Posts Tagged Carole King

The Undercover Soundtrack – Tim McDonald

for logoThe Undercover Soundtrack is a series where I host a writer who uses music as part of their creative environment – perhaps to connect with a character, populate a mysterious place, or hold a moment still to explore its depths. This week my guest is singer-songwriter Tim McDonald

Soundtrack by Player, Al Stewart, Kansas, Jackson Browne, James Taylor, Carole King, Karla Bonoff, Tim McDonald, Broken Poets, Stephen Bishop

I use to love cheesy pop music when I was a kid. The kind of songs that make you cringe when you get older. Until a close friend of mine died and my taste in everything changed. Music’s what saved me, though. Even the pop stuff, eventually.

The Undercover Soundtrack, Tim McDonaldFor the Death of Dustin Essary: a music novel is a tribute to my childhood best friend, whose unfortunate death from cancer at the age of 13 is what would lead me to over 30 years of songwriting. And some songs I wrote got me started on the book, but it was the music from my past that would help me finish it.

My story covers the six-month period leading up to Dustin’s death in 1978. Those last immortal days we might have enjoyed more had we known better. The hard part was trying to remember it all. Which is where my embarrassing nostalgia for 70s soft rock comes in. Sorry, but in order to find my way back I had to admit it. I was never one of the cool kids.

Case in point, one of my old favorites at age 13, Player’s Baby Come Back. Yes, this ridiculous dreamy pop rock ballad (a song my adult ego still denies it ever heard before) is what served as a portal back to those simple childhood moments. The lyrics for this song helped me to remember a frustrated crush I had around that time also. Or I’d listen to Al Stewart’s Year of the Cat on auto repeat and be sure to find some more lost scenes.

(I’m not ashamed of this one, though, it’s just a beautiful song)

I found it best to narrate the story from the perspective of just a few years after Dustin died, since looking back from my adult high-horse wasn’t very interesting. But these songs, and many more like it, not only brought back the time and place, but helped to reanimate that well-meaning, naïve, 13-year-old self I used to be.

I look back on a lot of these future classics at the end of part one, recalling a day of radio airplay in 1977.

Back then it was On And On into Night Moves and One Is the Loneliest Number and Baker Street

It was obvious I had to revisit those days, musically or otherwise, in order to write this story. But how my own music would bring me to write the book in the first place is a bit of a mystery. The origin of which came from the music that first influenced me to become a songwriter.

Music as a refuge

After Dustin died the light pop stuff just didn’t make sense any more. I’d walk around the old neighborhood alone for hours, singing that amazing new rock song I heard by Kansas Carry on Wayward Son (jump to 1:05 for the amazing part)

Because everything the guy was singing was exactly how I was feeling…

But besides my new obsession with prog-rock at the time, all the great songwriters from that era just spoke to me after that. Like Jackson Browne’s Doctor My Eyes and James Tylor’s Fire and Rain sounded different all of a sudden. And songs I hadn’t paid much attention to before, like Carole King’s, You’ve got a Friend and Karla Bonoff’s Home called out to me also.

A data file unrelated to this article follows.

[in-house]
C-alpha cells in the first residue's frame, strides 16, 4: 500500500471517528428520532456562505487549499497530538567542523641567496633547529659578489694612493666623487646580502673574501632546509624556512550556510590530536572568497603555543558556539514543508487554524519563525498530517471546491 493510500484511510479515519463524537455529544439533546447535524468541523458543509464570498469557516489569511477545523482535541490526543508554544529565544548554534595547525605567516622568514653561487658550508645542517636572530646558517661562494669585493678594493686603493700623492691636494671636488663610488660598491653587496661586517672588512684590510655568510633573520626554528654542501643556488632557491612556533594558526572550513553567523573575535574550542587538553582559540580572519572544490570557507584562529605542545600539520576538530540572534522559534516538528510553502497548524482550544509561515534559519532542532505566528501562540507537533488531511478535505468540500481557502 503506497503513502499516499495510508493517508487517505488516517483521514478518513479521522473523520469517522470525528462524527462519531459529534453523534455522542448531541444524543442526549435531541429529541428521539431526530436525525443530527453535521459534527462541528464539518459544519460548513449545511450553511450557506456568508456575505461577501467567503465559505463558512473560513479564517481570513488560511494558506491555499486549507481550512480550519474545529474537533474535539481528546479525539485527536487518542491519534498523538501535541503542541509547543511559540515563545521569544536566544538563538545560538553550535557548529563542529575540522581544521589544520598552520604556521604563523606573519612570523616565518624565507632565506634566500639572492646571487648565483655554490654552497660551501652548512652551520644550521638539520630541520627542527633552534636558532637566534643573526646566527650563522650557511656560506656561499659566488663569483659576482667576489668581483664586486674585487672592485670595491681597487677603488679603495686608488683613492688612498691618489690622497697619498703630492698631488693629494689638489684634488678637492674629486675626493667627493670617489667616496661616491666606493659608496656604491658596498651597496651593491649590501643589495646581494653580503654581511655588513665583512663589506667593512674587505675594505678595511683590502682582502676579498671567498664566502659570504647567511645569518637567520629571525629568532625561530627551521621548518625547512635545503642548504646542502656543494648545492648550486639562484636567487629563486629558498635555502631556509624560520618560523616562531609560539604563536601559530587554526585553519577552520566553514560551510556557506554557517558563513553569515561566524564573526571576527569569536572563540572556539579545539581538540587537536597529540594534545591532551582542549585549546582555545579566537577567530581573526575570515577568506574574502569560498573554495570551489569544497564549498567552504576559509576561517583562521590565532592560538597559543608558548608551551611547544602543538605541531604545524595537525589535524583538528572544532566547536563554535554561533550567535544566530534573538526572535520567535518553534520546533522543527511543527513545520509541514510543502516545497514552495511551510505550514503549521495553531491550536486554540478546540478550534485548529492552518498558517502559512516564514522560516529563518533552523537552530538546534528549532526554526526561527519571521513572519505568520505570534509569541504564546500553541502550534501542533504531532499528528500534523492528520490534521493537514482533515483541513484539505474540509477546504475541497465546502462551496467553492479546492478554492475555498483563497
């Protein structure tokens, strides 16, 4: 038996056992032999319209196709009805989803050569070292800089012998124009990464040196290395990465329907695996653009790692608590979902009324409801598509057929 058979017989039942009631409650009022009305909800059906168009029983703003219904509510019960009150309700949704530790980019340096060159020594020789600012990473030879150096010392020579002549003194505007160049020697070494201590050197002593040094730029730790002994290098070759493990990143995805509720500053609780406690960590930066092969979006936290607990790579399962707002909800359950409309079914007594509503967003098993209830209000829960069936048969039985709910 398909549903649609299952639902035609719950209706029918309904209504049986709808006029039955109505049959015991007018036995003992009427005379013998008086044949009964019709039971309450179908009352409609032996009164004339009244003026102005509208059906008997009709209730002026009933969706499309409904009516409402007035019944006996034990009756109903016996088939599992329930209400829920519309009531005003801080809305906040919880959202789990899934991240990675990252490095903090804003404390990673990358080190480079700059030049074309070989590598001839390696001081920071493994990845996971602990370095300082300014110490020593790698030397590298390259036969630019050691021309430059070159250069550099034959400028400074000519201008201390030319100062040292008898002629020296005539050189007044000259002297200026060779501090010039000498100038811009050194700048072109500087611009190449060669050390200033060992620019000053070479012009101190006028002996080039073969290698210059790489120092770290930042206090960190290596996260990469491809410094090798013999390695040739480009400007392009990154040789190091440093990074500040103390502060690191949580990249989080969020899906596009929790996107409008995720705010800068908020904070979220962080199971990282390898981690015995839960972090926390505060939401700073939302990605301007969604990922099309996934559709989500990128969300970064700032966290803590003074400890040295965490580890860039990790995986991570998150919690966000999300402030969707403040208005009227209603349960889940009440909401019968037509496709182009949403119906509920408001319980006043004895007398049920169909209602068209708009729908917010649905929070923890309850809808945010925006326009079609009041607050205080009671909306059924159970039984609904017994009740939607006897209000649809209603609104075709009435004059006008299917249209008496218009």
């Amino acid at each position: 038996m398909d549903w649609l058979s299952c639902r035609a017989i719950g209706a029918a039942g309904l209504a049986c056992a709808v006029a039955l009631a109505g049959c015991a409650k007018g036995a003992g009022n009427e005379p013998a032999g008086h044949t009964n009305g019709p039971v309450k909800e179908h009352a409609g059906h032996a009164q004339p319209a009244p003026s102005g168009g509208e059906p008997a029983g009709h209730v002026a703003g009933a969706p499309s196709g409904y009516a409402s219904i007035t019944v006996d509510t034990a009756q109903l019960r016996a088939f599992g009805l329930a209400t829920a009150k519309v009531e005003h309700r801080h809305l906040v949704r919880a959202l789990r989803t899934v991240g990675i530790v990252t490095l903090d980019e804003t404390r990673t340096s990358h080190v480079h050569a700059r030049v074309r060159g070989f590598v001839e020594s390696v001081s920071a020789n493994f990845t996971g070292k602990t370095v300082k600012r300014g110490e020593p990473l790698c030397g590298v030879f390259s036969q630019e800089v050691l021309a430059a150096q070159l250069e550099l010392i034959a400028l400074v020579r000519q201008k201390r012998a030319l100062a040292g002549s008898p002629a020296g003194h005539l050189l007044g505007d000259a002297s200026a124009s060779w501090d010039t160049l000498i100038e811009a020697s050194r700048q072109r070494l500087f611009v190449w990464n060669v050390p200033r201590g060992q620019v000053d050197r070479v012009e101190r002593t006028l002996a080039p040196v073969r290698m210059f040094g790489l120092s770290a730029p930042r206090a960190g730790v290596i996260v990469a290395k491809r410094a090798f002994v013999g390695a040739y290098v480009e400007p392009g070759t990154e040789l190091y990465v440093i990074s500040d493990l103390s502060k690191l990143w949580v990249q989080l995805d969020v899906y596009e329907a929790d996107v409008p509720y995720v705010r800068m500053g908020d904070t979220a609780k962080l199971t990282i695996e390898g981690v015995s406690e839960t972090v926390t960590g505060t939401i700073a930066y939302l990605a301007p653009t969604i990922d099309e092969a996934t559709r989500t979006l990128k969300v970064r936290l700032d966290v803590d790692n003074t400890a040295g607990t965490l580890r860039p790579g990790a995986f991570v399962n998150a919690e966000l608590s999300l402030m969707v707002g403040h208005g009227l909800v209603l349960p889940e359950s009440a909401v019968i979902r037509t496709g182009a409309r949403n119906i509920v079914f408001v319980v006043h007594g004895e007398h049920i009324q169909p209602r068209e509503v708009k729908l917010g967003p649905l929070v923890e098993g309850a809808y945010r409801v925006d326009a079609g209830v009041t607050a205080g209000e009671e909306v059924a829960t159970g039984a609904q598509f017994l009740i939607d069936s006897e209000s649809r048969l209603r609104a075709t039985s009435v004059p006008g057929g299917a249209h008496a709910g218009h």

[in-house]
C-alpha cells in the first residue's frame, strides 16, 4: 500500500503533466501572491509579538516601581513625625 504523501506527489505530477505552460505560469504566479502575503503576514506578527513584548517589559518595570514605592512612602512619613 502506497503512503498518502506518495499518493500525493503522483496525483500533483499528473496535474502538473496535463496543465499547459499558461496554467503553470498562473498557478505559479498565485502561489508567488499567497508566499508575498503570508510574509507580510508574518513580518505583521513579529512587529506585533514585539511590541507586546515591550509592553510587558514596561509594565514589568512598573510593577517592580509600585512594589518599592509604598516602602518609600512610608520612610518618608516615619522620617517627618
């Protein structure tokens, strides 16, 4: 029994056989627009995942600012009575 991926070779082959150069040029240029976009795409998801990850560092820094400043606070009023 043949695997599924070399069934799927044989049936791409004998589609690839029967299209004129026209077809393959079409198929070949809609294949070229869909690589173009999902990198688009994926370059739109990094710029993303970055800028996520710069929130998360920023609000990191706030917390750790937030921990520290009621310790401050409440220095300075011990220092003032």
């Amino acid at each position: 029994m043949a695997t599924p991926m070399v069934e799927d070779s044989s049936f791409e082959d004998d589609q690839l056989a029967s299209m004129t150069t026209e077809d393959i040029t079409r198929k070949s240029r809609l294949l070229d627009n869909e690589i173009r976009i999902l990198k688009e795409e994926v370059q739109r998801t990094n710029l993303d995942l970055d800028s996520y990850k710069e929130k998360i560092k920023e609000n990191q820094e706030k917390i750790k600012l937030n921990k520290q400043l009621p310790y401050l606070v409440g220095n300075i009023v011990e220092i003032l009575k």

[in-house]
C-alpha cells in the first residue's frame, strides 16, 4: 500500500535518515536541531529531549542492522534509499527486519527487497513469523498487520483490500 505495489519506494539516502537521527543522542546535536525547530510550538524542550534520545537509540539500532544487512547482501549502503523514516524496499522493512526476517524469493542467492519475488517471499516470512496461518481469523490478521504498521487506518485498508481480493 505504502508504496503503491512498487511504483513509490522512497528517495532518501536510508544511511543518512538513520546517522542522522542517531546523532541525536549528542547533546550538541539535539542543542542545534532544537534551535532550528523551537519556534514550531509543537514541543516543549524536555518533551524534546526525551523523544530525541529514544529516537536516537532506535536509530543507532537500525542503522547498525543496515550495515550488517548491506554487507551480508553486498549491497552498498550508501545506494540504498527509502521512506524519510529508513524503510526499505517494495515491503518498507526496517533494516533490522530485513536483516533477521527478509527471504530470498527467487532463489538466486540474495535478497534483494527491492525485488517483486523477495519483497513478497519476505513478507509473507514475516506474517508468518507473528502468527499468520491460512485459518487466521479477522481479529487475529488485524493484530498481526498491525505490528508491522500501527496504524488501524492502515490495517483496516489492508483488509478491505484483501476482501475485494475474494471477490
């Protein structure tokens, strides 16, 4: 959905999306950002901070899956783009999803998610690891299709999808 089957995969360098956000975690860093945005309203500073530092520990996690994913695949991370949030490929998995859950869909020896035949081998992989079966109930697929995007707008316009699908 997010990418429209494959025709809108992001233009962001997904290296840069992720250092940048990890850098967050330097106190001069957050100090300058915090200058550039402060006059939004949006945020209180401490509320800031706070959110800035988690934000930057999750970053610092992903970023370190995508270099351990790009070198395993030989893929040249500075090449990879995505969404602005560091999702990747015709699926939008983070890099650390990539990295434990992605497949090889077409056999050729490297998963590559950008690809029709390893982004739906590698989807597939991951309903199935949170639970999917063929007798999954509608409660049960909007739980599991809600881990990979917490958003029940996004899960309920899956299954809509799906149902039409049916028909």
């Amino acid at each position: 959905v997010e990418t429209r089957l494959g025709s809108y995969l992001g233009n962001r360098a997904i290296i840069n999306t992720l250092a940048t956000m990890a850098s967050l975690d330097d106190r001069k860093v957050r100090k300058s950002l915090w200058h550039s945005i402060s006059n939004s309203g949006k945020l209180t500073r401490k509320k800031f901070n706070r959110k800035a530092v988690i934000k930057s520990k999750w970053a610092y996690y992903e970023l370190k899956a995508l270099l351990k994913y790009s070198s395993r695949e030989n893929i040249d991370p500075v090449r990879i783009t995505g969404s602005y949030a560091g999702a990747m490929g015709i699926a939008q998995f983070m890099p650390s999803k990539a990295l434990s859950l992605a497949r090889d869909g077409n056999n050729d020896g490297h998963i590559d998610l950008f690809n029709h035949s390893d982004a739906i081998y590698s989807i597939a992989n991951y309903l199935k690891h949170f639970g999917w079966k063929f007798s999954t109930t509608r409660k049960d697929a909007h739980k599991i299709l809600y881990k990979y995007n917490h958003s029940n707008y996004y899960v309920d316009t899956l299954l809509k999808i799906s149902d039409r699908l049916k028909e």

So these songs became my new best friends in a way.

And then my sister gave me her old acoustic guitar and I’ve been writing my own music ever since. Here’s a live performance of one of my songs from the book So Be It.

The Undercover Soundtrack Tim McDonald 2

A music novel

So then cut to five years ago when a group of songs came to me unexpectedly, one of which was about Dustin. To be honest, I hadn’t thought about him in years, but that’s when it struck me that my whole musical journey had started over 30 years before as a direct response to his death. So I started the book as a memoir at first, with the idea to include my music somehow.

But when I struggled to remember some dreams Dustin shared with me, the other songs in the group seemed to be waiting there to use for Dustin’s dream content. There was one song about a scientist, the second about a psychic, and another about a spiritual leader. The whole thing was strange how it came together, but it’s what gave me the idea to embed my music as a part of the story and to call it a music novel. Here’s a live version of me performing one of Dustin’s dream songs The Clairvoyant.

There are eight songs in the book all together, and for each song you come to in the story you can play, and or, download as you read along with the lyrics, which I hope will lead you poetically and sonically back to the next part of the story. For this reason the book is only available through my membership website.

BOOK COVER WIDE MASTERAnd besides the songs that became Dustin’s dreams for the book, there were more songs I had written through the years that seem to retrofit perfectly into the storyline as well. Here’s a live version of the opening song To Dream of Another Life. And this song Idle Thought with my band Broken Poets, worked to help describe a daydream I have in part IV.

Looking back, it’s hard not to imagine some mysterious redeeming force behind it all. Maybe to help us grow at certain points. A force strong enough to bring back our childhood, or save us if we need it, or remind us how we got here to start anew.

Tim McDonald is the author of For the Death of Dustin Essary: a music novel. The first chapter is free as an excerpt, including the first three songs. You can find Tim’s complete music catalogue and more of his writing available at brokenpoets.com. His music is also available through iTunes and Pandora. Tim is the founder, songwriter, singer and guitarist for the modern indie rock band Broken Poets. Find him on Facebook.

 

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The Undercover Soundtrack – Kirsty Greenwood

for logo‘Music to make a creative space’